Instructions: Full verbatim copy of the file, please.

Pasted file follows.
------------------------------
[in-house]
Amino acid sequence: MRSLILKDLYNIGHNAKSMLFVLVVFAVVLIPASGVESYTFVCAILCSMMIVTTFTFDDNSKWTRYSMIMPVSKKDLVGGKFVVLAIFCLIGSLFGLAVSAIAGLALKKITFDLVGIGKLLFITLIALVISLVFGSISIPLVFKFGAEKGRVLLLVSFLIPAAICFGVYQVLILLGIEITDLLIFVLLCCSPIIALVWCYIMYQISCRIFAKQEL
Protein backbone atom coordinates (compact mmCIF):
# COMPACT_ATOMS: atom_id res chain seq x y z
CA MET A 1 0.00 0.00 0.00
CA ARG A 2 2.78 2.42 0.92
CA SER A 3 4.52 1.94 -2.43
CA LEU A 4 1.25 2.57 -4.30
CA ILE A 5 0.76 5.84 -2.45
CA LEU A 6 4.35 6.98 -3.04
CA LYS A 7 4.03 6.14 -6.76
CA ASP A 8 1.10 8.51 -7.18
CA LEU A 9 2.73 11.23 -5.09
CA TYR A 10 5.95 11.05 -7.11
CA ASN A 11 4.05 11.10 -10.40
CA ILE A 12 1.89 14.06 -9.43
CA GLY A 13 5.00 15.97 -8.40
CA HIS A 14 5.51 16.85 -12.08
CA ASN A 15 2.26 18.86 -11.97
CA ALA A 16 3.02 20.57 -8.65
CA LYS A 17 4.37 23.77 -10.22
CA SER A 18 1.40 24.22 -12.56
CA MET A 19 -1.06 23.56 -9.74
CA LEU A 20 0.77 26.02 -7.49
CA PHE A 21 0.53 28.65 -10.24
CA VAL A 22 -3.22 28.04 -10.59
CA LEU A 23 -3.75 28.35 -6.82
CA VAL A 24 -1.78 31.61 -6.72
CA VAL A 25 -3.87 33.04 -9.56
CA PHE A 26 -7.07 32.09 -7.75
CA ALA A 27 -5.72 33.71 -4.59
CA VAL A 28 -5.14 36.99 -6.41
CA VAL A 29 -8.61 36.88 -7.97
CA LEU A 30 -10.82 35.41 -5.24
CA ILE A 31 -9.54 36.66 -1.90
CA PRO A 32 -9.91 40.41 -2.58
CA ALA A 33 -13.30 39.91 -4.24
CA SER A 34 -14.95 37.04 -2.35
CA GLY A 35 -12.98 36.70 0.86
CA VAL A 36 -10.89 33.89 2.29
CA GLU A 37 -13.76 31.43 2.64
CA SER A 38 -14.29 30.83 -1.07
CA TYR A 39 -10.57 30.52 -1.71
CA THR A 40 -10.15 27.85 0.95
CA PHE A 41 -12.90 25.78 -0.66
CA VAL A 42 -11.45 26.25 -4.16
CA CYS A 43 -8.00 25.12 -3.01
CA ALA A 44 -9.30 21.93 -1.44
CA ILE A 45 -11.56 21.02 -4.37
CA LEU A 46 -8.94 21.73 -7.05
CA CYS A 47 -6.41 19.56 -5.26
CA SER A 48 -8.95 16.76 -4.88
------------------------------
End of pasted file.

[in-house]
Amino acid sequence: MRSLILKDLYNIGHNAKSMLFVLVVFAVVLIPASGVESYTFVCAILCSMMIVTTFTFDDNSKWTRYSMIMPVSKKDLVGGKFVVLAIFCLIGSLFGLAVSAIAGLALKKITFDLVGIGKLLFITLIALVISLVFGSISIPLVFKFGAEKGRVLLLVSFLIPAAICFGVYQVLILLGIEITDLLIFVLLCCSPIIALVWCYIMYQISCRIFAKQEL
Protein backbone atom coordinates (compact mmCIF):
# COMPACT_ATOMS: atom_id res chain seq x y z
CA MET A 1 0.00 0.00 0.00
CA ARG A 2 2.78 2.42 0.92
CA SER A 3 4.52 1.94 -2.43
CA LEU A 4 1.25 2.57 -4.30
CA ILE A 5 0.76 5.84 -2.45
CA LEU A 6 4.35 6.98 -3.04
CA LYS A 7 4.03 6.14 -6.76
CA ASP A 8 1.10 8.51 -7.18
CA LEU A 9 2.73 11.23 -5.09
CA TYR A 10 5.95 11.05 -7.11
CA ASN A 11 4.05 11.10 -10.40
CA ILE A 12 1.89 14.06 -9.43
CA GLY A 13 5.00 15.97 -8.40
CA HIS A 14 5.51 16.85 -12.08
CA ASN A 15 2.26 18.86 -11.97
CA ALA A 16 3.02 20.57 -8.65
CA LYS A 17 4.37 23.77 -10.22
CA SER A 18 1.40 24.22 -12.56
CA MET A 19 -1.06 23.56 -9.74
CA LEU A 20 0.77 26.02 -7.49
CA PHE A 21 0.53 28.65 -10.24
CA VAL A 22 -3.22 28.04 -10.59
CA LEU A 23 -3.75 28.35 -6.82
CA VAL A 24 -1.78 31.61 -6.72
CA VAL A 25 -3.87 33.04 -9.56
CA PHE A 26 -7.07 32.09 -7.75
CA ALA A 27 -5.72 33.71 -4.59
CA VAL A 28 -5.14 36.99 -6.41
CA VAL A 29 -8.61 36.88 -7.97
CA LEU A 30 -10.82 35.41 -5.24
CA ILE A 31 -9.54 36.66 -1.90
CA PRO A 32 -9.91 40.41 -2.58
CA ALA A 33 -13.30 39.91 -4.24
CA SER A 34 -14.95 37.04 -2.35
CA GLY A 35 -12.98 36.70 0.86
CA VAL A 36 -10.89 33.89 2.29
CA GLU A 37 -13.76 31.43 2.64
CA SER A 38 -14.29 30.83 -1.07
CA TYR A 39 -10.57 30.52 -1.71
CA THR A 40 -10.15 27.85 0.95
CA PHE A 41 -12.90 25.78 -0.66
CA VAL A 42 -11.45 26.25 -4.16
CA CYS A 43 -8.00 25.12 -3.01
CA ALA A 44 -9.30 21.93 -1.44
CA ILE A 45 -11.56 21.02 -4.37
CA LEU A 46 -8.94 21.73 -7.05
CA CYS A 47 -6.41 19.56 -5.26
CA SER A 48 -8.95 16.76 -4.88